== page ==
It is clearly possible to make a good guess as to which are the ruling lines on being presented with any hexagram figure. So does this mean that the rulers are decided solely on structure without taking the text into account? Or does the flavour of the text actually coincide with structurally-determined rulers? In most cases, the latter seems to be true, which implies that the original allocation of the text to certain lines probably took into account, at least to some extent, the structure of the six-line figure. This means that the later-developed concept of ruling lines could be seen as formalising something inherent in the marriage of the hexagram figure and its text, and that the play of broken and unbroken lines was suggestive of meaning from the earliest times. (The technical terms for these lines in the Tuanzhuan are not yin and yang but 'yielding' [rou] and 'firm' [gang], sometimes translated as 'soft' and 'hard'.) A perceived prevalence of auspicious texts in second and fifth positions, however, is not particularly suggestive of trigrams existing from the beginning. All the evidence suggests trigrams were developed later than hexagrams, appearing first in the Warring States period, and the story that King Wen 'combined the trigrams' came even later, from Sima Qian (145–86 BCE).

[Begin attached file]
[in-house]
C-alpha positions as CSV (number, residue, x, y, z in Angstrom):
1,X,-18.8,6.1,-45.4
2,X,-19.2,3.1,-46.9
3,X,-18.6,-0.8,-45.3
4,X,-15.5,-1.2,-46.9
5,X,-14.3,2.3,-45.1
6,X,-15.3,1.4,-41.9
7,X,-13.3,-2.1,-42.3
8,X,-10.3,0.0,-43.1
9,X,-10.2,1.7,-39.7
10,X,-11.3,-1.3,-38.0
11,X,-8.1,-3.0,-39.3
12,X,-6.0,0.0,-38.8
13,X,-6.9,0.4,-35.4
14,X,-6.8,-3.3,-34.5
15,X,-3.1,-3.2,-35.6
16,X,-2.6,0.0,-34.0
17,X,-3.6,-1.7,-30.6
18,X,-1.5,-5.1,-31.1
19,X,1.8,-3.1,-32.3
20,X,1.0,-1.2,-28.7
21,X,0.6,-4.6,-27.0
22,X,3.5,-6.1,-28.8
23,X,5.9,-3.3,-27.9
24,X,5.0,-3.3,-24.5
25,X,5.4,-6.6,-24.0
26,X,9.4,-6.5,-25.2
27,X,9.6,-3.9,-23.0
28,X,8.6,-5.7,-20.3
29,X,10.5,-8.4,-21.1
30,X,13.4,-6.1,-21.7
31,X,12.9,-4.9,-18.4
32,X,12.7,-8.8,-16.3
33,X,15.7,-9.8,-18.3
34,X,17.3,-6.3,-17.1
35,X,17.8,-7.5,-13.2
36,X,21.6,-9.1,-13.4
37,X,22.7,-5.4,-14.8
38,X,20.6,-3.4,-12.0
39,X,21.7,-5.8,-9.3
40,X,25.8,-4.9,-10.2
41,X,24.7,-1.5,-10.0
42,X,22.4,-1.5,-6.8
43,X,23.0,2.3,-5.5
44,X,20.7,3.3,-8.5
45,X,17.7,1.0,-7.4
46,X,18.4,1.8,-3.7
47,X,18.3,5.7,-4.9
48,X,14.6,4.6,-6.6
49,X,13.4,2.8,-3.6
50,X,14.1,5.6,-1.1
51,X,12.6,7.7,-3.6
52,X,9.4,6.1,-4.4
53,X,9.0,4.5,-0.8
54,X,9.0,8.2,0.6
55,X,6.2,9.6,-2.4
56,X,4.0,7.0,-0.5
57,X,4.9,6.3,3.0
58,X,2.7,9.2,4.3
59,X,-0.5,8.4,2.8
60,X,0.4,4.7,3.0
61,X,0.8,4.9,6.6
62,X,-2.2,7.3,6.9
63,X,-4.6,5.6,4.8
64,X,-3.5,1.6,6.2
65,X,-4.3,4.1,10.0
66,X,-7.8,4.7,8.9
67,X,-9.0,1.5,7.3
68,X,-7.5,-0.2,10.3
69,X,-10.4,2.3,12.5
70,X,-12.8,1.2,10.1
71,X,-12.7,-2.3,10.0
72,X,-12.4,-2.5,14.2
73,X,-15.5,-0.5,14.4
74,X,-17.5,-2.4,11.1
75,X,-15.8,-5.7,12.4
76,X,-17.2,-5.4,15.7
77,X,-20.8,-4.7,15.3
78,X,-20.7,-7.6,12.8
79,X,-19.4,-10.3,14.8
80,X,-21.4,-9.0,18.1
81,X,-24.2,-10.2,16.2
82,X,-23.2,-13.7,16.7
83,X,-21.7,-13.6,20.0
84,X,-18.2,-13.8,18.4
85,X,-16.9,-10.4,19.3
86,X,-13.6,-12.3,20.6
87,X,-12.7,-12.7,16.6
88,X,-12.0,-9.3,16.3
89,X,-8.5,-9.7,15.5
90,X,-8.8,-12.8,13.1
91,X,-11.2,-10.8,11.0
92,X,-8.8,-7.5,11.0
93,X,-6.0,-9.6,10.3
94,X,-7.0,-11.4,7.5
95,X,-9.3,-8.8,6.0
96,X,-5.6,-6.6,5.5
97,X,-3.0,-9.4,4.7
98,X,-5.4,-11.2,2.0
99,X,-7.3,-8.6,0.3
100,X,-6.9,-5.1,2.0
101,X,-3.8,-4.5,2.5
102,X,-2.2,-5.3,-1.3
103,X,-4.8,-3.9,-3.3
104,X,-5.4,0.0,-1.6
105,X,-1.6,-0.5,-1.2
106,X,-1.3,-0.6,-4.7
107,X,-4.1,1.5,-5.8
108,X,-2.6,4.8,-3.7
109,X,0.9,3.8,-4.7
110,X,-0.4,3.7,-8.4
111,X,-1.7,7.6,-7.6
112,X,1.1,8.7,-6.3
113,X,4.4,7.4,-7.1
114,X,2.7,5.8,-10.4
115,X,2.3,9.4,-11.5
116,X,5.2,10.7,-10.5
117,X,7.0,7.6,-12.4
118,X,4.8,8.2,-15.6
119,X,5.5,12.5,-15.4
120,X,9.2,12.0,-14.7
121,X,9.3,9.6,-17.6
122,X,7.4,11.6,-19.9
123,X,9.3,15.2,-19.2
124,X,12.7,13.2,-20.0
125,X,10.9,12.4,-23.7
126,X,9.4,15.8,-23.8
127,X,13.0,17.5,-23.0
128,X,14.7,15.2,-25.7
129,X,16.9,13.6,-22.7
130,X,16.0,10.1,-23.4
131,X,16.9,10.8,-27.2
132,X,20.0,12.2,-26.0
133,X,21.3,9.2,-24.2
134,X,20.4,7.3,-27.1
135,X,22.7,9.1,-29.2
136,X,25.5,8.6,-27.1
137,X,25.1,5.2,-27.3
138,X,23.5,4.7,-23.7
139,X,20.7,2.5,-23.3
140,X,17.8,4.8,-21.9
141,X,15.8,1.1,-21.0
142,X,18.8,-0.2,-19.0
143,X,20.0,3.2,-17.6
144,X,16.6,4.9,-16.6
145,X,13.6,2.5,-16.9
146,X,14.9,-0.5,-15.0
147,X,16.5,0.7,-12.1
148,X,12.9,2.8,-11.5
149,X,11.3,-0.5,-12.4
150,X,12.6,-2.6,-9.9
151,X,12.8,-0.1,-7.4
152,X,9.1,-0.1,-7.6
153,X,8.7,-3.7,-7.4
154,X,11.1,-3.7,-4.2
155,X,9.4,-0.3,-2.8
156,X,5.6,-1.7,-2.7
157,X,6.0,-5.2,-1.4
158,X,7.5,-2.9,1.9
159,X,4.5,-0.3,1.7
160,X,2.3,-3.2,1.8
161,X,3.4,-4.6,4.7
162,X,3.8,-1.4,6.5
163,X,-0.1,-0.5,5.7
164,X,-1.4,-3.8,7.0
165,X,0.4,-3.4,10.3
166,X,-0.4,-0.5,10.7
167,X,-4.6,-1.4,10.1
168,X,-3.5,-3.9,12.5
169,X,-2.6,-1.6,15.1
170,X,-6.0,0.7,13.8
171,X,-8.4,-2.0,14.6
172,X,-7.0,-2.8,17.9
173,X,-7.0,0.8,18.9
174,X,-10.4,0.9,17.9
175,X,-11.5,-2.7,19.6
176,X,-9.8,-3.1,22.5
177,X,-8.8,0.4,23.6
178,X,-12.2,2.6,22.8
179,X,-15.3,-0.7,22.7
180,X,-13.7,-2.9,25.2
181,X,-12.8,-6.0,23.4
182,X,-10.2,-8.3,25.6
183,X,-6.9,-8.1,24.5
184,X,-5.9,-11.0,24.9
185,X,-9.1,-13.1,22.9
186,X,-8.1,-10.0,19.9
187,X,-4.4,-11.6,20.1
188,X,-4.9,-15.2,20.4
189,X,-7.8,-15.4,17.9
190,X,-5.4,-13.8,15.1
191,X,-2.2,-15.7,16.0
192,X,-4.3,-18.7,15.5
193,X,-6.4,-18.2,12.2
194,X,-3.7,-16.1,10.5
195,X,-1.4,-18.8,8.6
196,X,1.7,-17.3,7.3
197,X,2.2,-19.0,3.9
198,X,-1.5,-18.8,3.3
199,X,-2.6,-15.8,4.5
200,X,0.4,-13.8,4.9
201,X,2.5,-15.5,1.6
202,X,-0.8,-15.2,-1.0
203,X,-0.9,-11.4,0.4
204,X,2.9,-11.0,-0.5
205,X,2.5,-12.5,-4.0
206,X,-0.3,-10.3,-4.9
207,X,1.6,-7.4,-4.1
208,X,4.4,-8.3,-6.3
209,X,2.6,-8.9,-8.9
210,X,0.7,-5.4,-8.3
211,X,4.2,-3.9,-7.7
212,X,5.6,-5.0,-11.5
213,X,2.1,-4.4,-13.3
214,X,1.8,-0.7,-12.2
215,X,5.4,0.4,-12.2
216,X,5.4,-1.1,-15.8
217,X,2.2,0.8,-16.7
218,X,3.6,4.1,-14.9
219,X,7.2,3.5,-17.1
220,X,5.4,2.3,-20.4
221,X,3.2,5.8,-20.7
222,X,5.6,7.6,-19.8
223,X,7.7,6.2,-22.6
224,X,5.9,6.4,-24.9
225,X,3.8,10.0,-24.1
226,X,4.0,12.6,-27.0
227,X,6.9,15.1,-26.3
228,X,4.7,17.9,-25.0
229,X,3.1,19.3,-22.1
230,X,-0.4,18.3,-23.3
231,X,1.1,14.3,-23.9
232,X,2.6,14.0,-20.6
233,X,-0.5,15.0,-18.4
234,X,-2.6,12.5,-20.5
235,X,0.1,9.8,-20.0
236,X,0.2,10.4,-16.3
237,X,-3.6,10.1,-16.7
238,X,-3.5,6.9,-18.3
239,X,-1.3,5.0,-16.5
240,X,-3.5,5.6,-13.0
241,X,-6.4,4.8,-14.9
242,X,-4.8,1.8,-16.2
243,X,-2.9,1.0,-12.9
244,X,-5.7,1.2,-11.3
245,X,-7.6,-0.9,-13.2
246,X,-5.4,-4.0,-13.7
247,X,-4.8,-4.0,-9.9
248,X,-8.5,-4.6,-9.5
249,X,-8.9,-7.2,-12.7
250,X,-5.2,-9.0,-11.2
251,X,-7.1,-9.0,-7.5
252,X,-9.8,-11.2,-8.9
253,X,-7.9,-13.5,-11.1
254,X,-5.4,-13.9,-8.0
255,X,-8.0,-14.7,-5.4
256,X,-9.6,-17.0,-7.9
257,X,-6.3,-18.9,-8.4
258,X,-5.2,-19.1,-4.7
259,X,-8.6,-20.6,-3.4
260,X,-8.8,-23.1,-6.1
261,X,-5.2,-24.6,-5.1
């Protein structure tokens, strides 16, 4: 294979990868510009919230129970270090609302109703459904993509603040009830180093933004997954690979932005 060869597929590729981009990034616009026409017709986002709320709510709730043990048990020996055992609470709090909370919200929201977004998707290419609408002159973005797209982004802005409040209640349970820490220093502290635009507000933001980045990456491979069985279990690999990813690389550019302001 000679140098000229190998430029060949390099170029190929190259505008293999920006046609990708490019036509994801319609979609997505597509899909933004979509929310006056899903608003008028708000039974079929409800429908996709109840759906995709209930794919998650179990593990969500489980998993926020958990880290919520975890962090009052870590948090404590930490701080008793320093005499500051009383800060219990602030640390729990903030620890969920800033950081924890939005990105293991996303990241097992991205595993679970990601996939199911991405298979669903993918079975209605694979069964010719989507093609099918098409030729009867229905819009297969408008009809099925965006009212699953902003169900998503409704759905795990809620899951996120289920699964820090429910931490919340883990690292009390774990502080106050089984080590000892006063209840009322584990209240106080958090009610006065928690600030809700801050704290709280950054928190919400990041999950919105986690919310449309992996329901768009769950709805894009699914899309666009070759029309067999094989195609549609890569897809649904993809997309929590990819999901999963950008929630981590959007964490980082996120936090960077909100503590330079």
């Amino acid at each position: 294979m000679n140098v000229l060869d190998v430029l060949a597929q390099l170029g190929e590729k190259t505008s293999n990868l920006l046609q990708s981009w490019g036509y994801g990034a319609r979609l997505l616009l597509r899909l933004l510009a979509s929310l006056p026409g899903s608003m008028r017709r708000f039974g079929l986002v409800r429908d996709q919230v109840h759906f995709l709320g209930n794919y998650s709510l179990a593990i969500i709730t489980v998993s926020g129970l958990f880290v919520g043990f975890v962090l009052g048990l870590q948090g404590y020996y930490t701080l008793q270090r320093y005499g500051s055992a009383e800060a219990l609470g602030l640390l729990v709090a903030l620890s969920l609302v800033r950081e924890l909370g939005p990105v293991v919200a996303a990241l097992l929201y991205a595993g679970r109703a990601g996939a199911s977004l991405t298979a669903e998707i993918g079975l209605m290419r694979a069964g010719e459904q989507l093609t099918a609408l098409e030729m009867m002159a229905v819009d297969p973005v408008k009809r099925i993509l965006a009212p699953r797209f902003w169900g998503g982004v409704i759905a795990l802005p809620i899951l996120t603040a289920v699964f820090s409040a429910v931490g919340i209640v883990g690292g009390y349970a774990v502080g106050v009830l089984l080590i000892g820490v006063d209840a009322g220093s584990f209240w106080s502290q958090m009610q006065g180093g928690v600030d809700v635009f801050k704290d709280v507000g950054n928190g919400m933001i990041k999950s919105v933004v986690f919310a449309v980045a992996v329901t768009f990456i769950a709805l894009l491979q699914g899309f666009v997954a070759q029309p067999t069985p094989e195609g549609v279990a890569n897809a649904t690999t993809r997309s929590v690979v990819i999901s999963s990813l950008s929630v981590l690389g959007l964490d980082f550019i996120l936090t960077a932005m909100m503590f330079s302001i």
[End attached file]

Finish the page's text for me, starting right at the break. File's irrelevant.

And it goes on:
Notice now what happens in a hexagram with five yang lines and one yin line. The yin line is a ruler, though in four cases it is the constituting ruler and in only one case is it a lone governing ruler (whereas in the six hexagrams with five yin lines and a single yang line, five of the six have just that yang line as sole governing ruler). Note the pattern in hexagram 13. The second place, being the only yin among five yang lines, is the obvious governing ruler, but there is a second governing ruler in the middle of the upper trigram as well, in the fifth place. This pattern is seen also in hexagram 7 (the complement of hexagram 13), where the only yang line, in the second place, is governing ruler but there is an additional one in the fifth place. Contrast this with hexagram 14, the inverse of hexagram 13, which has its only yin line in the fifth place. This line is governing ruler and no other, suggesting that its presence in the upper trigram is sufficiently balanced. The same is seen in hexagram 8 (complement of 14), where the lone yang line in the fifth place is the sole governing ruler.